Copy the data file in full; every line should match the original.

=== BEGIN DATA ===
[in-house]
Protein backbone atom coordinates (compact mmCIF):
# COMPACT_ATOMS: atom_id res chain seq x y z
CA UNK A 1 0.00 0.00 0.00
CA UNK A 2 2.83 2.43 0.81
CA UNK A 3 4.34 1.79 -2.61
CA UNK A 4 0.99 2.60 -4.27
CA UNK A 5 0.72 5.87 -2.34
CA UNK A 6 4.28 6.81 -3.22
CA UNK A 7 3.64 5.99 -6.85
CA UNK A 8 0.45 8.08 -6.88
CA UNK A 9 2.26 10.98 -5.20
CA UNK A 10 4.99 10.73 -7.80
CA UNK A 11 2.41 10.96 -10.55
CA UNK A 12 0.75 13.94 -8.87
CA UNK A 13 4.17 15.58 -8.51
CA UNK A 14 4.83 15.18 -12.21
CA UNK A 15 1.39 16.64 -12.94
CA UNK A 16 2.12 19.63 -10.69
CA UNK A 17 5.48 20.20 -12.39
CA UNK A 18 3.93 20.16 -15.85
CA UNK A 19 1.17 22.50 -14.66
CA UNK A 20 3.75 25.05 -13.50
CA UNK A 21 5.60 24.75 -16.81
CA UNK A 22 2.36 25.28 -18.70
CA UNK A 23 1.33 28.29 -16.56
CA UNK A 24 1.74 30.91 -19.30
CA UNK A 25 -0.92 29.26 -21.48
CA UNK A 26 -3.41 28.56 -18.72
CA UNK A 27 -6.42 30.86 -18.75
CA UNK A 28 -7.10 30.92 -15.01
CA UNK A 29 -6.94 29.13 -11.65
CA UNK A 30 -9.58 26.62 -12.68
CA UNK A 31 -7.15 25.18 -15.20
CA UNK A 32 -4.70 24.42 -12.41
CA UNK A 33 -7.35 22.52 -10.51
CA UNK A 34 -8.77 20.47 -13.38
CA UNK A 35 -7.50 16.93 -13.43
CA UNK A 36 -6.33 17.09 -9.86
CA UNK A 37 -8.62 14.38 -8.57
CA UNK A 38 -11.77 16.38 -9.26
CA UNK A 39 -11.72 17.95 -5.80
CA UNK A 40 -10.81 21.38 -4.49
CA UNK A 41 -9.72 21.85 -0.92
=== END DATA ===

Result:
[in-house]
Protein backbone atom coordinates (compact mmCIF):
# COMPACT_ATOMS: atom_id res chain seq x y z
CA UNK A 1 0.00 0.00 0.00
CA UNK A 2 2.83 2.43 0.81
CA UNK A 3 4.34 1.79 -2.61
CA UNK A 4 0.99 2.60 -4.27
CA UNK A 5 0.72 5.87 -2.34
CA UNK A 6 4.28 6.81 -3.22
CA UNK A 7 3.64 5.99 -6.85
CA UNK A 8 0.45 8.08 -6.88
CA UNK A 9 2.26 10.98 -5.20
CA UNK A 10 4.99 10.73 -7.80
CA UNK A 11 2.41 10.96 -10.55
CA UNK A 12 0.75 13.94 -8.87
CA UNK A 13 4.17 15.58 -8.51
CA UNK A 14 4.83 15.18 -12.21
CA UNK A 15 1.39 16.64 -12.94
CA UNK A 16 2.12 19.63 -10.69
CA UNK A 17 5.48 20.20 -12.39
CA UNK A 18 3.93 20.16 -15.85
CA UNK A 19 1.17 22.50 -14.66
CA UNK A 20 3.75 25.05 -13.50
CA UNK A 21 5.60 24.75 -16.81
CA UNK A 22 2.36 25.28 -18.70
CA UNK A 23 1.33 28.29 -16.56
CA UNK A 24 1.74 30.91 -19.30
CA UNK A 25 -0.92 29.26 -21.48
CA UNK A 26 -3.41 28.56 -18.72
CA UNK A 27 -6.42 30.86 -18.75
CA UNK A 28 -7.10 30.92 -15.01
CA UNK A 29 -6.94 29.13 -11.65
CA UNK A 30 -9.58 26.62 -12.68
CA UNK A 31 -7.15 25.18 -15.20
CA UNK A 32 -4.70 24.42 -12.41
CA UNK A 33 -7.35 22.52 -10.51
CA UNK A 34 -8.77 20.47 -13.38
CA UNK A 35 -7.50 16.93 -13.43
CA UNK A 36 -6.33 17.09 -9.86
CA UNK A 37 -8.62 14.38 -8.57
CA UNK A 38 -11.77 16.38 -9.26
CA UNK A 39 -11.72 17.95 -5.80
CA UNK A 40 -10.81 21.38 -4.49
CA UNK A 41 -9.72 21.85 -0.92